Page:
For the trip itself, she’ll need to set aside about $2,000 for maintenance and about $100 a week so that she can spend two nights per week at an RV campground. When Janis returns, McNaught suspects she’ll be able to sell the RV for between $10,000 and $15,000.
With those figures in hand, Spent asked Pax Planning founder Natasha Knox to draw up a budget that would allow Janis to reach her goals.
Knox’s plan calls for Janis to set aside $950 per month from now until the end of 2023. In May 2021, Janis would have saved enough to put down $20,000 for an RV. Between then and December 2023, she can rent it out and should be able to net $21,000 after storage costs and insurance. By the beginning of January 2024, Janis will have saved $49,500.
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There’s only one way that plan can actually be executed though and it’s if Janis’s spending doesn’t return to pre-pandemic levels. Knox only set aside $350 for a food budget because the $800 she was regularly spending pre-pandemic “is way out of whack,” she said. Before COVID-19, Janis might’ve blown through the $350 in less than two weeks and so the key to stretching it out will be to ensure that $200 of her food allotment is spent on groceries. And that doesn’t mean spending $29.39 on “gourmet” gummy bears like she did in a recent month.
Tired: Oat milk lattes. Wired: Homemade soup.
Conversely, Knox increased Janis’s shopping budget to $350 from $207. Knox suspected there would be pent-up demand — and she’s right. Janis, unlike most millennials, refuses to shop online and so her spending in that category has inevitably tailed off.
In the next three years, it’s crucial that Janis develops new habits while saving. The $49,500 she’ll have available may sound like plenty of cash, but Knox is worried about the potential for her to blow through it and then some unless she plans the trip ahead of time.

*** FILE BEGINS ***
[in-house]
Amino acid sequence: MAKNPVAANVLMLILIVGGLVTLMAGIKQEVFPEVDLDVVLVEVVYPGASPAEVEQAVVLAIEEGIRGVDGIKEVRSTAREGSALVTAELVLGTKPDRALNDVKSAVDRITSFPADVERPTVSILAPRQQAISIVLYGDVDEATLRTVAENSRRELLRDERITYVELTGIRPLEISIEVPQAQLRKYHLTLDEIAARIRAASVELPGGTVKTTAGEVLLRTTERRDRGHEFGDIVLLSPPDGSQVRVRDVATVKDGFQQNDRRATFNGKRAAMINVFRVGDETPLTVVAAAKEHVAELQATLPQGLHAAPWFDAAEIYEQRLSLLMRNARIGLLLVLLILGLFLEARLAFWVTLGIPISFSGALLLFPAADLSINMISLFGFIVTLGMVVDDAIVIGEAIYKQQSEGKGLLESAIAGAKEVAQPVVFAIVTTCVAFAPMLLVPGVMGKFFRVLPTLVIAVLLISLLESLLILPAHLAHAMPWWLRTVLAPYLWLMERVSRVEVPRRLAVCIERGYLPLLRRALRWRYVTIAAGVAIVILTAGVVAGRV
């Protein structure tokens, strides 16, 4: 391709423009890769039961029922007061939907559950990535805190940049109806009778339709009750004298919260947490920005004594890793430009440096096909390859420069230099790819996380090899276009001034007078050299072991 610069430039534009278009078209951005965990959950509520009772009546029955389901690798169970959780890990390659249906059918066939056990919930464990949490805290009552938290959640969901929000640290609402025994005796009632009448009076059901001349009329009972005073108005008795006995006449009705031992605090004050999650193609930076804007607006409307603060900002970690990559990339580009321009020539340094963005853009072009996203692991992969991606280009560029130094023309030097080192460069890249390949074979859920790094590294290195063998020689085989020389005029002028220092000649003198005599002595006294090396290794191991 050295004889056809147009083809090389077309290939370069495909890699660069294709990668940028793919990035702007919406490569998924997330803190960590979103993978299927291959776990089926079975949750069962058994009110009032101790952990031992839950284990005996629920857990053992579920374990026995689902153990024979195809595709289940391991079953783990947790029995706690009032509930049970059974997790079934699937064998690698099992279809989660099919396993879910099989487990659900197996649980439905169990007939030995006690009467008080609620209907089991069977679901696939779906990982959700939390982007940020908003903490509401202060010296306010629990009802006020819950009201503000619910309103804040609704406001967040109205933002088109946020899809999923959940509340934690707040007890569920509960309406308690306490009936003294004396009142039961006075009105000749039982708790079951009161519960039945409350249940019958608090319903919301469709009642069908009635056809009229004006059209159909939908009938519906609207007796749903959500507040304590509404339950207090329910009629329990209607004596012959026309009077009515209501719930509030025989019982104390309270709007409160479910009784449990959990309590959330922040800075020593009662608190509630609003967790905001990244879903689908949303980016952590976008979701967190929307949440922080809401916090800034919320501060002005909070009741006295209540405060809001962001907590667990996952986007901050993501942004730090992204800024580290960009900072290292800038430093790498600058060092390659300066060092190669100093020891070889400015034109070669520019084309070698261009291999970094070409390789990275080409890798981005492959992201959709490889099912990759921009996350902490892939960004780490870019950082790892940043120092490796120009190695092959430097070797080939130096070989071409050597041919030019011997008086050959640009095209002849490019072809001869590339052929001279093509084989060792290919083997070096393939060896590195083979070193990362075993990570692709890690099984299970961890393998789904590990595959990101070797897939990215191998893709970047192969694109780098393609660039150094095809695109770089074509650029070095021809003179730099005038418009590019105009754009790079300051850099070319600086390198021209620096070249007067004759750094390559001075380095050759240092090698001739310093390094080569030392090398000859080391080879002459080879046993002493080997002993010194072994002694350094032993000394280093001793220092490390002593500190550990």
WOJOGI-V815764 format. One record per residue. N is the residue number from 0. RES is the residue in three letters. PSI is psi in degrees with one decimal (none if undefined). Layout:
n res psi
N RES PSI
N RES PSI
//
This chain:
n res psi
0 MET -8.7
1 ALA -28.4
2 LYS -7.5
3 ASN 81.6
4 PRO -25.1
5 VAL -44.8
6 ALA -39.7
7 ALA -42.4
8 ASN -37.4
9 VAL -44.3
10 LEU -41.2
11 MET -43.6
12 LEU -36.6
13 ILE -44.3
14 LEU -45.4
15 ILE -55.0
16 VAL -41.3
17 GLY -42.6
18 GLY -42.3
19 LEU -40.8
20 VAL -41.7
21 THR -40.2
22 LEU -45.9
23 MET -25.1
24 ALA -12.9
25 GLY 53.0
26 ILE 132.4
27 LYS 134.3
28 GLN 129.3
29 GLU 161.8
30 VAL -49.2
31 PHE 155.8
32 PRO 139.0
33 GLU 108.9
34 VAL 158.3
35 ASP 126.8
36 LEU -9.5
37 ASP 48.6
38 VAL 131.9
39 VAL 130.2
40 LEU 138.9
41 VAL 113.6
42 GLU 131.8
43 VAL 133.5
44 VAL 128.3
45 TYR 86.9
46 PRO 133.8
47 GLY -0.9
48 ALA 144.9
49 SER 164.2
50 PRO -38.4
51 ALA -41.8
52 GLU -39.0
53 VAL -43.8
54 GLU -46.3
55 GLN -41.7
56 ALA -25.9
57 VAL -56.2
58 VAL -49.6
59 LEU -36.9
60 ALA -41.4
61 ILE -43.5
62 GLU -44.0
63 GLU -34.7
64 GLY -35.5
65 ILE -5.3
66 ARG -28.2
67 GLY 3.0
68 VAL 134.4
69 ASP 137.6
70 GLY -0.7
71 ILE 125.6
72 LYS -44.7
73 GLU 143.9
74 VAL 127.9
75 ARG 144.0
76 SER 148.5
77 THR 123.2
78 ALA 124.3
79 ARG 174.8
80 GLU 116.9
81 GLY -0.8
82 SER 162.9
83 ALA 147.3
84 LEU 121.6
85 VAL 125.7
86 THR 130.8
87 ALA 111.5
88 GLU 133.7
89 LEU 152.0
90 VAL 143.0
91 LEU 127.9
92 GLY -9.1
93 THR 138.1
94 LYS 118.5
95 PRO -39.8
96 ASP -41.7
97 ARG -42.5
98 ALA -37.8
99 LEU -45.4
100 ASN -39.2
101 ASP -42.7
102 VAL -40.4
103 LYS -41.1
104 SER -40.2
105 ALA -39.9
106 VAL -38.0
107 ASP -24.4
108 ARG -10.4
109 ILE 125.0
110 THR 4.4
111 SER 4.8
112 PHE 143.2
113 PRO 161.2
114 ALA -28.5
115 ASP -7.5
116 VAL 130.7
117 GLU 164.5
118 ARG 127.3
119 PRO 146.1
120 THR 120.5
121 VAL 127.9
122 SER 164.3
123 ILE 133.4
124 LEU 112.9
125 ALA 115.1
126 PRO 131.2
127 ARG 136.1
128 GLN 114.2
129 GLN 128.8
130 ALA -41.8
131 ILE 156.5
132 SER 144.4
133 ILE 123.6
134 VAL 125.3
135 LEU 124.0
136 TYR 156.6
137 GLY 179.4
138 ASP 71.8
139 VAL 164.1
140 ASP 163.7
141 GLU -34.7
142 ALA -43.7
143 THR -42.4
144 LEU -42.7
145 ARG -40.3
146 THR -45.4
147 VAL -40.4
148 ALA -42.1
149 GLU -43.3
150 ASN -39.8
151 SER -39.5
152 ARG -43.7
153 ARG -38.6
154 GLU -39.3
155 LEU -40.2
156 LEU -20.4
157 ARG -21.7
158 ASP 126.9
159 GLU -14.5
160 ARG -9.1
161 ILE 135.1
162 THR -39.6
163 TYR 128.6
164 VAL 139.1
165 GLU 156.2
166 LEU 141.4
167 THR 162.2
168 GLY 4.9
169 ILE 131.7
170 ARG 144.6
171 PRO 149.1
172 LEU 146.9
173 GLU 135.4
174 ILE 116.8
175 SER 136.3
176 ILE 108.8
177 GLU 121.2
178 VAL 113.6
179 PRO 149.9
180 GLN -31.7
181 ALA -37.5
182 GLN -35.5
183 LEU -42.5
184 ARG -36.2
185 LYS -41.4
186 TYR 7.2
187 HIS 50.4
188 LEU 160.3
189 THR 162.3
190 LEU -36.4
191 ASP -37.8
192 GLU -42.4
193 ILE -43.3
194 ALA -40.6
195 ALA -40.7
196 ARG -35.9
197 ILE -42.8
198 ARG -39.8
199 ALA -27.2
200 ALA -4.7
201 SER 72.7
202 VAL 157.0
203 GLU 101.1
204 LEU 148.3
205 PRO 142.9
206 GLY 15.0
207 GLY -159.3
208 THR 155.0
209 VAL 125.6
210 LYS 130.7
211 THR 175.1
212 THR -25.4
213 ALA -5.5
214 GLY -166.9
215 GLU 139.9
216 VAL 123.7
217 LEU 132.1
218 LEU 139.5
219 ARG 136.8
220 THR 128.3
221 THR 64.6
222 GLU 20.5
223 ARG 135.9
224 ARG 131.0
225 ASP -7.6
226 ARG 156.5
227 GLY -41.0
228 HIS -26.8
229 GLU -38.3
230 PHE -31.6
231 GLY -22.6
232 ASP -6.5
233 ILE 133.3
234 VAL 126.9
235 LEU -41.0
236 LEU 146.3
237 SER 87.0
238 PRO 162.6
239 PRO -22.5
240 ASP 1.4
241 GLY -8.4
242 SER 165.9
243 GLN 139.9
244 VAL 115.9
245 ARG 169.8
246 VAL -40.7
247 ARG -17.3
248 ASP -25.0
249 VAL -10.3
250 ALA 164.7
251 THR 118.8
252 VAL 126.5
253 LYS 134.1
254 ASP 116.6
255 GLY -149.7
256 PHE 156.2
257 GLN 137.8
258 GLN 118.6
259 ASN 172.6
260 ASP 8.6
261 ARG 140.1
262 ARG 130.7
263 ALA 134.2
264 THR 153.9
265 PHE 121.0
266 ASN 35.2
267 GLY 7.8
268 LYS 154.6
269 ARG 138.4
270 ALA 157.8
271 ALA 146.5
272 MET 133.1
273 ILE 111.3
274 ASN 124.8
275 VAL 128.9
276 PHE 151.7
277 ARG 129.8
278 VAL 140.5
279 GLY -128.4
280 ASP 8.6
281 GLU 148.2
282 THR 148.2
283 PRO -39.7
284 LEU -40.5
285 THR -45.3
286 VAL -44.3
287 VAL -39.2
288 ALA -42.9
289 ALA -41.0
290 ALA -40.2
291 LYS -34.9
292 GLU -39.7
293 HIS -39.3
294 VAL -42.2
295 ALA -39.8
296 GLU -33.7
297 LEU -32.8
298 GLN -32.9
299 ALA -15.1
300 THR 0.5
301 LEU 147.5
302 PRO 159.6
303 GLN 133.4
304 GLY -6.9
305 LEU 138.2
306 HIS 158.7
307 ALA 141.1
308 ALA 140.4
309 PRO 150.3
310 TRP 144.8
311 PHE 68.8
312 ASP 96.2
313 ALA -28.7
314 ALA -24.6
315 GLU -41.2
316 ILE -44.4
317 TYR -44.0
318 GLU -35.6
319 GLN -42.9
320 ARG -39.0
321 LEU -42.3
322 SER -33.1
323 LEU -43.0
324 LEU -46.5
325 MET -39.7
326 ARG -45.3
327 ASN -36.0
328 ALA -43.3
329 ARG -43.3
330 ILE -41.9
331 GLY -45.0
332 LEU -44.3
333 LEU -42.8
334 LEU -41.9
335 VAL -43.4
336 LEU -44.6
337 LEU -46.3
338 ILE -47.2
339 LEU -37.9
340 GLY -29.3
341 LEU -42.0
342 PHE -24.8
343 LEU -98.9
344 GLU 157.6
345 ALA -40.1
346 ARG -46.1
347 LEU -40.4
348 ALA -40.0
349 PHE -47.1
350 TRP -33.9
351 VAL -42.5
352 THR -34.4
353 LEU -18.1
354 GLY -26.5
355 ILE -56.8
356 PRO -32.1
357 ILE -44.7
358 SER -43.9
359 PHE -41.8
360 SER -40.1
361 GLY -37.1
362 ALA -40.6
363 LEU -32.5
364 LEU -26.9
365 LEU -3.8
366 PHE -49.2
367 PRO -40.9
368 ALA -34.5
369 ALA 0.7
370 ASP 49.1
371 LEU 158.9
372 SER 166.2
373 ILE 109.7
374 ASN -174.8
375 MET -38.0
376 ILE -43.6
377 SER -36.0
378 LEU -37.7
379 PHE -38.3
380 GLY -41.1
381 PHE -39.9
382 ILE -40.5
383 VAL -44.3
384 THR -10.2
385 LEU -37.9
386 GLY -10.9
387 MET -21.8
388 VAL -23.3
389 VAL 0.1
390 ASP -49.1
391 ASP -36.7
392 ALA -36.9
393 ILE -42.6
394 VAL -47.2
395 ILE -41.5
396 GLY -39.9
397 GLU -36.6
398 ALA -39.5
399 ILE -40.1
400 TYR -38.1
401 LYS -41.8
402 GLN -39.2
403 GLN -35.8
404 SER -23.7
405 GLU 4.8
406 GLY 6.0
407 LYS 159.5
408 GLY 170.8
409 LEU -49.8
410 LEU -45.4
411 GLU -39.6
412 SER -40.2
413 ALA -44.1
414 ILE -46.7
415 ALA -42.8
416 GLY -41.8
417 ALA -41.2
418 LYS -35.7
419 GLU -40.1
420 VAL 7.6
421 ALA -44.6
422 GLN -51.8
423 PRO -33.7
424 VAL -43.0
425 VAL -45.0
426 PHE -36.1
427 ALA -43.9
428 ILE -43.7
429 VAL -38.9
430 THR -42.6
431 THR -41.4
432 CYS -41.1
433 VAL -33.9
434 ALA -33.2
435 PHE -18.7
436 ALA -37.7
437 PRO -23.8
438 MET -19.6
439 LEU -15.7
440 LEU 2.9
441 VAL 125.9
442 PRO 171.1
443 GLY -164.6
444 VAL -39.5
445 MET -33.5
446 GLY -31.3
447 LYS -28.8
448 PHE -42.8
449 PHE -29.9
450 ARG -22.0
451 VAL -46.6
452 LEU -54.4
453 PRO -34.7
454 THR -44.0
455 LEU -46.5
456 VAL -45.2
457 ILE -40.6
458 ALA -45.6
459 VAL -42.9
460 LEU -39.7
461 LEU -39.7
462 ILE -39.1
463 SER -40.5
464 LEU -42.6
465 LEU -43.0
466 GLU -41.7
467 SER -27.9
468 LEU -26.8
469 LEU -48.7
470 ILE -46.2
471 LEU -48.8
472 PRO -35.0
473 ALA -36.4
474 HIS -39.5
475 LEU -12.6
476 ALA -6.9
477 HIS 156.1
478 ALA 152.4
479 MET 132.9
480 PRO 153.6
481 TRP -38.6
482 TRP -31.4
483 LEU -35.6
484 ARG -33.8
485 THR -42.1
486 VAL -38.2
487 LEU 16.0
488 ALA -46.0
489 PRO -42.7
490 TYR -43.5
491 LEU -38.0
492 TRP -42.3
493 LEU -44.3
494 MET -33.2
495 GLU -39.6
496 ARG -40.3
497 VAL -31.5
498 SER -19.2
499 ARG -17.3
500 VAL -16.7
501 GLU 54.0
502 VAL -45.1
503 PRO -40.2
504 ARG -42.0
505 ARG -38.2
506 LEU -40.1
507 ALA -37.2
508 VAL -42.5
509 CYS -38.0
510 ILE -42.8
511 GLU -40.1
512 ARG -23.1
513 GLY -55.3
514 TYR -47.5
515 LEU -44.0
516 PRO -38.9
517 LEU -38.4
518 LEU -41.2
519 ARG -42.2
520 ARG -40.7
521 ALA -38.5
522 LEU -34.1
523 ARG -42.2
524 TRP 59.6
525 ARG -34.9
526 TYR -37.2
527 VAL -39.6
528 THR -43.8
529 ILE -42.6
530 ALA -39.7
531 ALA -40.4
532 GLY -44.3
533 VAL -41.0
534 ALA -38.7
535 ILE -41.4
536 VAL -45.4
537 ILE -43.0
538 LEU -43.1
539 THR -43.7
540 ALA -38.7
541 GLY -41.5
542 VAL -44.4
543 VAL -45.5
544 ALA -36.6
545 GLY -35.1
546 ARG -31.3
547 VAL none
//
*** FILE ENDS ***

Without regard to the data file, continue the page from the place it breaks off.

“I totally respect that kind of free adventurous spirit,” Knox laughs. “However, in order to make it achievable I think there have to be boundaries she sets for herself. You want to make sure you have the money left, if she’s starting on the east coast, by the time she gets to California to afford San Francisco and Los Angeles.”
What Janis will also have to consider is the opportunity cost. Saving nearly $50,000 to spend on one trip will take a serious dent out of her long-term plans. The trip as structured will mean she’ll be delayed in investing, saving to buy property and retirement.
And so it might be wise, Knox said, to consider halving the trip to three months, something that would “take care of near-future Janis and far-future Janis at the same time,” Knox said.
Unexpectedly, Janis agreed. In only two weeks, she went from refusing to budge on her initial plan, or lack thereof, to considering a shortened vacation. She admits the initial vision was a bit lofty and she’s even willing to stock up on frozen chicken fingers and soup to make the RV trip happen. That said, there is some bitterness over how restrictive she feels Knox’s plan is.
“This trip was supposed to free my soul and now my soul has been caged,” Janis said.